Moms With More Education Less Likely to Vaccinate Their Kids
January 18, 2007
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Infants of mothers with college educations and higher incomes are less likely to be up-to-date with routine vaccinations than children with of less educated mothers with lower incomes, according to a study of nearly 12,000 tots.
Among those between the ages of 19 months and 35 months, children whose mothers had less than a high school education were 16 percent more likely to have received vaccinations than toddlers whose mothers had graduated college.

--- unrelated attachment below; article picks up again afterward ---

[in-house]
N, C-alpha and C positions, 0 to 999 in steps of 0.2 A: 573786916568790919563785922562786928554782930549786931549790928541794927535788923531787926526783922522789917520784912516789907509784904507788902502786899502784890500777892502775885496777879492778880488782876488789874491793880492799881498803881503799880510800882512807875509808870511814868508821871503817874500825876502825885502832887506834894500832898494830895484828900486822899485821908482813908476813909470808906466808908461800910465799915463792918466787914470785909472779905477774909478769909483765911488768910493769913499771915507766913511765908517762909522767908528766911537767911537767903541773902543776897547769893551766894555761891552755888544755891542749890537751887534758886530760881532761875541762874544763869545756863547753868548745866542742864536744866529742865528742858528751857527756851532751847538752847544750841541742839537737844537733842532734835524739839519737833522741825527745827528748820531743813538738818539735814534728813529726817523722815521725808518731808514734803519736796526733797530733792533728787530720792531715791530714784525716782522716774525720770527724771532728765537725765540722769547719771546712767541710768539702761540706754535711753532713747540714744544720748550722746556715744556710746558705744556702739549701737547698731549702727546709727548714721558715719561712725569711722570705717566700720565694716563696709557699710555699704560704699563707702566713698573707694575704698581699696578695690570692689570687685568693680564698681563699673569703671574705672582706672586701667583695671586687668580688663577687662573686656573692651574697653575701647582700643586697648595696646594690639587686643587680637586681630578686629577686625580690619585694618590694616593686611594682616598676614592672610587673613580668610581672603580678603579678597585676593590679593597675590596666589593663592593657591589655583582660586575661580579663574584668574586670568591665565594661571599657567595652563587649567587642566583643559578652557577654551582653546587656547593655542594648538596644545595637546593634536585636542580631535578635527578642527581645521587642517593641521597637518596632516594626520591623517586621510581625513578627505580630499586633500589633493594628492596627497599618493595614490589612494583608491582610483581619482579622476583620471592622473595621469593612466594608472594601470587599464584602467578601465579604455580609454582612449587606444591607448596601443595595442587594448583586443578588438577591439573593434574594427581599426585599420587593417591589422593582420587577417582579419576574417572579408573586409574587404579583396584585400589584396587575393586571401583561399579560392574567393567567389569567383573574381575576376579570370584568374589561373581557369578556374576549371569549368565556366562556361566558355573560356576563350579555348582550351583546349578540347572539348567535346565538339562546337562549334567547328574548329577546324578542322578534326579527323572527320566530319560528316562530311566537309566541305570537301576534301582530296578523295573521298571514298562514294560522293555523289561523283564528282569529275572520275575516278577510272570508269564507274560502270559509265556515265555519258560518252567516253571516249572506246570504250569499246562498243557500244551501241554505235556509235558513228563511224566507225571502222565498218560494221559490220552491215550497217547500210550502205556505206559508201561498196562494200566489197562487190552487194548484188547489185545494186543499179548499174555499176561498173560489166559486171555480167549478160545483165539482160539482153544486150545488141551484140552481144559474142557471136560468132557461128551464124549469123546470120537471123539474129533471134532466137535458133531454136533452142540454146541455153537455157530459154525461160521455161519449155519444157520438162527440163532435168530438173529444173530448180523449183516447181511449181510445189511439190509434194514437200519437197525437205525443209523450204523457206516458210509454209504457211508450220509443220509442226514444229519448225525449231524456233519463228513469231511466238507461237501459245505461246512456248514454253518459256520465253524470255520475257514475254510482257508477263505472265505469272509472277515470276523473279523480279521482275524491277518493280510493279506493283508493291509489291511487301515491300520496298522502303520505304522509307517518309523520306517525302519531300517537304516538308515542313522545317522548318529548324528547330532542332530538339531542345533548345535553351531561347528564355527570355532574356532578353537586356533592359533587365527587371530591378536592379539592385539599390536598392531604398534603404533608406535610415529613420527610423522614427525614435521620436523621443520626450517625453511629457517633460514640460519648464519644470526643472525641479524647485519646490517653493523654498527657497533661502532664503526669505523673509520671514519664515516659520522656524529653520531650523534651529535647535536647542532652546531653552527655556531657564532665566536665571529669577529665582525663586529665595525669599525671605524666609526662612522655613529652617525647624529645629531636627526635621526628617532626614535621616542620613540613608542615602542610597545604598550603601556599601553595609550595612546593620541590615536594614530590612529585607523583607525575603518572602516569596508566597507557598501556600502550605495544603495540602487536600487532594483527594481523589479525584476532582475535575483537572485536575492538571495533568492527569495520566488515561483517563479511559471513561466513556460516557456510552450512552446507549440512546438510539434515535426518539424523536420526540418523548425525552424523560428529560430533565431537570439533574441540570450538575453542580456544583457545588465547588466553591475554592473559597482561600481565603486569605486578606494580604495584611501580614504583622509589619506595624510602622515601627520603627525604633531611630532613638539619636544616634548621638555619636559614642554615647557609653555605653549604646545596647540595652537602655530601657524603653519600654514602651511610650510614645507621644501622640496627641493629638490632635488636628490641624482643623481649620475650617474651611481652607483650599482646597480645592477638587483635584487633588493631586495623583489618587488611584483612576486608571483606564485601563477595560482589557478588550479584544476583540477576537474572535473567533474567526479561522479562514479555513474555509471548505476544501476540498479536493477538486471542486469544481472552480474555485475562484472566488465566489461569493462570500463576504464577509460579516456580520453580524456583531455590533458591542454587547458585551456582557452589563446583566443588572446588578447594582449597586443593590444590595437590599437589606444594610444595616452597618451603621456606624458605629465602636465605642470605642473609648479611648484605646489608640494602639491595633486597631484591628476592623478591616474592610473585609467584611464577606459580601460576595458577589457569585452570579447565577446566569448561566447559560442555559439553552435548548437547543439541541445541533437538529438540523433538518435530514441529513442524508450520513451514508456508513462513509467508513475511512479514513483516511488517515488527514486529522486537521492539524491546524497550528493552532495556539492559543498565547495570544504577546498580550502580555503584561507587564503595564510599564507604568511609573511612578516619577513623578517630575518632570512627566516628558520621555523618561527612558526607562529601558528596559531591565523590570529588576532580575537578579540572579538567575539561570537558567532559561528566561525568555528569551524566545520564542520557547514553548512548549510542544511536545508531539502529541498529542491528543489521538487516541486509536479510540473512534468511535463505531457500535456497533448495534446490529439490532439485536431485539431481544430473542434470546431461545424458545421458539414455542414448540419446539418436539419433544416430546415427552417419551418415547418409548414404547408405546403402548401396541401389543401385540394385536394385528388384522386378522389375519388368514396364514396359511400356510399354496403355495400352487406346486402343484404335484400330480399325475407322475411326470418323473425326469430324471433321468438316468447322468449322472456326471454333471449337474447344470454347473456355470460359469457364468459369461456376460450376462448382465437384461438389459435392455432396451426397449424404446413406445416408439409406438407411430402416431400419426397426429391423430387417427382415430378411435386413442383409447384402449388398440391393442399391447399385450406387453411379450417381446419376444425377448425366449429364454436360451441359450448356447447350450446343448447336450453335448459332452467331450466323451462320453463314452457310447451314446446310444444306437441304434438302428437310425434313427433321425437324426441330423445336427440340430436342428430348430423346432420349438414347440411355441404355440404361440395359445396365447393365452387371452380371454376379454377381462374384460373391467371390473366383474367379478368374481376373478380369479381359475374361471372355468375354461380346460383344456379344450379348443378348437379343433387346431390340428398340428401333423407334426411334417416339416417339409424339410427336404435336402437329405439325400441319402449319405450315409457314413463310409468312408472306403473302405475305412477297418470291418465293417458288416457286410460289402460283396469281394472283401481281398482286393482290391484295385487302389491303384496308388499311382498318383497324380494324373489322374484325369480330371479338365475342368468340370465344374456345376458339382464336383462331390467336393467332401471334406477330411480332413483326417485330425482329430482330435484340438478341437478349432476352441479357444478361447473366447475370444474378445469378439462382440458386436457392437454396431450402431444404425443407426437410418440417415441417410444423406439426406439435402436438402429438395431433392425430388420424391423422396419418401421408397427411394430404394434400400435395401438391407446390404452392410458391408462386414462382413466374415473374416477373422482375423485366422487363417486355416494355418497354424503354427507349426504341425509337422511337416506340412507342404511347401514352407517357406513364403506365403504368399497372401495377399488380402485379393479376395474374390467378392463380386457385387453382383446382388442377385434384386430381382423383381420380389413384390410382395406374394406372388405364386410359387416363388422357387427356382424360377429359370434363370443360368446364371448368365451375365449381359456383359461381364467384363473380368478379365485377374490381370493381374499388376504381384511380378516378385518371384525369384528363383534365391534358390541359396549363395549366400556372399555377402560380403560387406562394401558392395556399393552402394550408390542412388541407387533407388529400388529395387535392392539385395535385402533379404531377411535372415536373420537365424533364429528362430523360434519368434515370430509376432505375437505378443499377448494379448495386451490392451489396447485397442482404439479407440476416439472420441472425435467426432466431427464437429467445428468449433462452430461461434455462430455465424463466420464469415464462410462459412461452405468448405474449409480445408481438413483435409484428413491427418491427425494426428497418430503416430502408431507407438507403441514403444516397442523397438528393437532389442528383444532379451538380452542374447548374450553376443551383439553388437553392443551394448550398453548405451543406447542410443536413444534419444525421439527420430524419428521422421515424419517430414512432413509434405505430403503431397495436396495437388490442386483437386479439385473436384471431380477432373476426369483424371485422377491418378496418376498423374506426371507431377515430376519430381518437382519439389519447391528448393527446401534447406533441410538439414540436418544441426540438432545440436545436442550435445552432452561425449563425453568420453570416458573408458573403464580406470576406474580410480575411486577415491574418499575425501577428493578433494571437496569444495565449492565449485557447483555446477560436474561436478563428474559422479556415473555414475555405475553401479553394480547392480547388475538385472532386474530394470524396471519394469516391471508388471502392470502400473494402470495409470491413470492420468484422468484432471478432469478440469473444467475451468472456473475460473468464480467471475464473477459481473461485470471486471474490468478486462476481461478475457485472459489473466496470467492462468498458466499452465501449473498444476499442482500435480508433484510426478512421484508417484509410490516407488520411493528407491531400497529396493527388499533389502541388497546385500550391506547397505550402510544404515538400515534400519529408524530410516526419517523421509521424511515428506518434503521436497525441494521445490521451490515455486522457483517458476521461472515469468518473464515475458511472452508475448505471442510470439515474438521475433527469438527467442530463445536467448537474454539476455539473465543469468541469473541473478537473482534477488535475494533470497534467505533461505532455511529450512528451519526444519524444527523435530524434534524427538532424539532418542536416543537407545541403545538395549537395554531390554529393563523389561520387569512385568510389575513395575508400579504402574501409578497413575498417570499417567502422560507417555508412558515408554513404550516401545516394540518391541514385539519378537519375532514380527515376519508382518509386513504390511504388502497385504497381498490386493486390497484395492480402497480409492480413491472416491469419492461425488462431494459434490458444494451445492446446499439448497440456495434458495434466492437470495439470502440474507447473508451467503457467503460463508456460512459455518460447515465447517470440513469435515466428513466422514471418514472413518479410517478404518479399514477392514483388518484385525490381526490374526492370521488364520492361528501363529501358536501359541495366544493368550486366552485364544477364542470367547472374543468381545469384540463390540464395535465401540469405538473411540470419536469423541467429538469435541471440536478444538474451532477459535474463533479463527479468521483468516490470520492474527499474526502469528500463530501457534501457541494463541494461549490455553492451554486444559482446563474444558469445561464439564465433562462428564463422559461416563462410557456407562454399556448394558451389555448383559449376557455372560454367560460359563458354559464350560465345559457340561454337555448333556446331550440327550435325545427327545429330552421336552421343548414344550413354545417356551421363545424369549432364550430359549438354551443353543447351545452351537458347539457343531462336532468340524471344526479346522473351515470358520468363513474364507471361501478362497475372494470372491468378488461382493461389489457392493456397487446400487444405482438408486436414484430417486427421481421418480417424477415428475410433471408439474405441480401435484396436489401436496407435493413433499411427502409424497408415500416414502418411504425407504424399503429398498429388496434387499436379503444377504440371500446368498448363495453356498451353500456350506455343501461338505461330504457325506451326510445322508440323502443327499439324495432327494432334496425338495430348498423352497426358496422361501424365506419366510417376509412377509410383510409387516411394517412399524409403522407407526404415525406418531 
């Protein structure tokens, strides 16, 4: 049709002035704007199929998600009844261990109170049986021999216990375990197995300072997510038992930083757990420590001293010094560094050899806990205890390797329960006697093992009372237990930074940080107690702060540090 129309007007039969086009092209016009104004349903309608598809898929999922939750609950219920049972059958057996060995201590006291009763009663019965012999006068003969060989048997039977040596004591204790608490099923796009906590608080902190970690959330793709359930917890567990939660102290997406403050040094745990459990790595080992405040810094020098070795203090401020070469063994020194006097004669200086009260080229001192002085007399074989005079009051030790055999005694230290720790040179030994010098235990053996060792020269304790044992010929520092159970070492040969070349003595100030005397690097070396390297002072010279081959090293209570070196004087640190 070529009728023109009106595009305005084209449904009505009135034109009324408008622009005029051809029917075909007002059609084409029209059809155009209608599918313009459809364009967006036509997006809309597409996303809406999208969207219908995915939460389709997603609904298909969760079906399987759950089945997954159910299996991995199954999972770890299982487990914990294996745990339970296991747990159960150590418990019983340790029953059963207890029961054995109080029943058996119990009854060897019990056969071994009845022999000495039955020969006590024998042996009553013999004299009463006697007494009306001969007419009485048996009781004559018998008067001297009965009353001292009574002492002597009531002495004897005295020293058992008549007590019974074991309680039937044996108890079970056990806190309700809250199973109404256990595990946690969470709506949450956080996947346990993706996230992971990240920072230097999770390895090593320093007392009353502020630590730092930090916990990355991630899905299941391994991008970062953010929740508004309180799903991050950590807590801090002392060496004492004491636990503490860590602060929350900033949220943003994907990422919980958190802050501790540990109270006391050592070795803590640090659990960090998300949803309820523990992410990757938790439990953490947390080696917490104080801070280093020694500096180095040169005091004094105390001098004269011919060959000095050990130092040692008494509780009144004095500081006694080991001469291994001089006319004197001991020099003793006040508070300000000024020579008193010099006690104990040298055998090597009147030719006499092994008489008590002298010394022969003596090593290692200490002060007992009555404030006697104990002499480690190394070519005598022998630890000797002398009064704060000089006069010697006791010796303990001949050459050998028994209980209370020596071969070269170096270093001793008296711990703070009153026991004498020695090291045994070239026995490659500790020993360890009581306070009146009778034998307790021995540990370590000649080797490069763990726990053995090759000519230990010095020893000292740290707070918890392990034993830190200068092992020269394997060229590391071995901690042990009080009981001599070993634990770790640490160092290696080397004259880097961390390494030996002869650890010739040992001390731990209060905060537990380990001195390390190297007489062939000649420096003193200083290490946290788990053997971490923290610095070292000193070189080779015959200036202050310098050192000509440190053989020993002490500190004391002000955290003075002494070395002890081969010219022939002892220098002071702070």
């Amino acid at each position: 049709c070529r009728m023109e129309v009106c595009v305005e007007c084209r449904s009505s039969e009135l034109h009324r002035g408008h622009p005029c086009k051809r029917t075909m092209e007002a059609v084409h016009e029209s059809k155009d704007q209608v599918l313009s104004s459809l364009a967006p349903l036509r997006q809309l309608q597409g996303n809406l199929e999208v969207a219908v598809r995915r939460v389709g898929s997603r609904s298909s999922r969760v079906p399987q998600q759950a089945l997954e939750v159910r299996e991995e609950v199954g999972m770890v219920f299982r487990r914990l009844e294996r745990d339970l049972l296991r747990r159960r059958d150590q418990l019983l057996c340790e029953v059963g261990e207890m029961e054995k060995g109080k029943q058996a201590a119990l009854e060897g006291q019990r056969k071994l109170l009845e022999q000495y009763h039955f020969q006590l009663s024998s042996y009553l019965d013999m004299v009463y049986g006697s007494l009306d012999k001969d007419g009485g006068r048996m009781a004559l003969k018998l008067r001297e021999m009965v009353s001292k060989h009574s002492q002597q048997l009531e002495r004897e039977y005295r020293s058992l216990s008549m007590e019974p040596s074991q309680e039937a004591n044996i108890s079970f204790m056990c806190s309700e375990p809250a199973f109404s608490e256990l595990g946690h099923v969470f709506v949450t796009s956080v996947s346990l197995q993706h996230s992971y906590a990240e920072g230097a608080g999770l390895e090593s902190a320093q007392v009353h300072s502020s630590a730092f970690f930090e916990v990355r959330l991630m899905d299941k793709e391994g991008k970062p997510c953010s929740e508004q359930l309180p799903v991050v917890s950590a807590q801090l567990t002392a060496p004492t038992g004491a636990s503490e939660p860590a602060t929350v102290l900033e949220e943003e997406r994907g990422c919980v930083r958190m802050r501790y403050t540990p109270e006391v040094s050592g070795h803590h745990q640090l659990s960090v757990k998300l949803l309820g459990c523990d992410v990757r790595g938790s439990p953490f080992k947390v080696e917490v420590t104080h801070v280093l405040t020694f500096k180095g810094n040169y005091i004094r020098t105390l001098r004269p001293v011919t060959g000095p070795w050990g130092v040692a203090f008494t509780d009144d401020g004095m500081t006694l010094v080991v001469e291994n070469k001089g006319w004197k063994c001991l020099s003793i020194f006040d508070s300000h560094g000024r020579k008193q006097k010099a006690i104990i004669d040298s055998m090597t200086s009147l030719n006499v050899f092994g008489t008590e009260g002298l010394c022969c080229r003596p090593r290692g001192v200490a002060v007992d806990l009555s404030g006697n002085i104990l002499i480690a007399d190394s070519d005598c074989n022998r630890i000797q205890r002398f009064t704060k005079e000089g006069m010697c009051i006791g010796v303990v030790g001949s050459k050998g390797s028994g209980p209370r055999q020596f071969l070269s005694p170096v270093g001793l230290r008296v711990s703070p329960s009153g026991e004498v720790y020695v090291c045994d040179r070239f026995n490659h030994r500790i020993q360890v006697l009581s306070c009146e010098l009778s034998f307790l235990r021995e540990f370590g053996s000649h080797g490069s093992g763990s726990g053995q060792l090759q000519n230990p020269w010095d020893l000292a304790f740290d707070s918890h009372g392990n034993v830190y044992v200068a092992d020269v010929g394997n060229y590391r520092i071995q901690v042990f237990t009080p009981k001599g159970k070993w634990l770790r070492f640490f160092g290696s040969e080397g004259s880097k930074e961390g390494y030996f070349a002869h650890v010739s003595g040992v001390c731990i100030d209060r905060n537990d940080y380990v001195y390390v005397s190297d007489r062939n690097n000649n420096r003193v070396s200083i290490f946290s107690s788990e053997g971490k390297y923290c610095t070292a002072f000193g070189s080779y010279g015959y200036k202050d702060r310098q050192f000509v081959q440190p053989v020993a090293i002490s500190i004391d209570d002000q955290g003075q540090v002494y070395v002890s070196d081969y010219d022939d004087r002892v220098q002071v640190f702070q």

While the researchers expressed surprise at their findings, saying that more education is usually associated with better health care access, I think the study’s senior author may have hit the nail on the head when she said the results may echo the possibility that college-educated women are more likely to have read articles questioning vaccine safety -- or at least have heard about such controversies.
In reality, vaccines given to newborns contain an array of potentially toxic chemicals including formaldehyde, the mercury-containing preservative thimerosal, aluminum phosphate (toxic and carcinogenic), antibiotics, phenols (corrosive to skin and toxic), live viruses and various other components.
Before you decide to vaccinate your children, do them a favor and look into the many risks and side effects associated with common childhood vaccines. Doing so could mean the difference between life and death.
American Journal of Public Health December 28, 2006
The New York Times January 17, 2007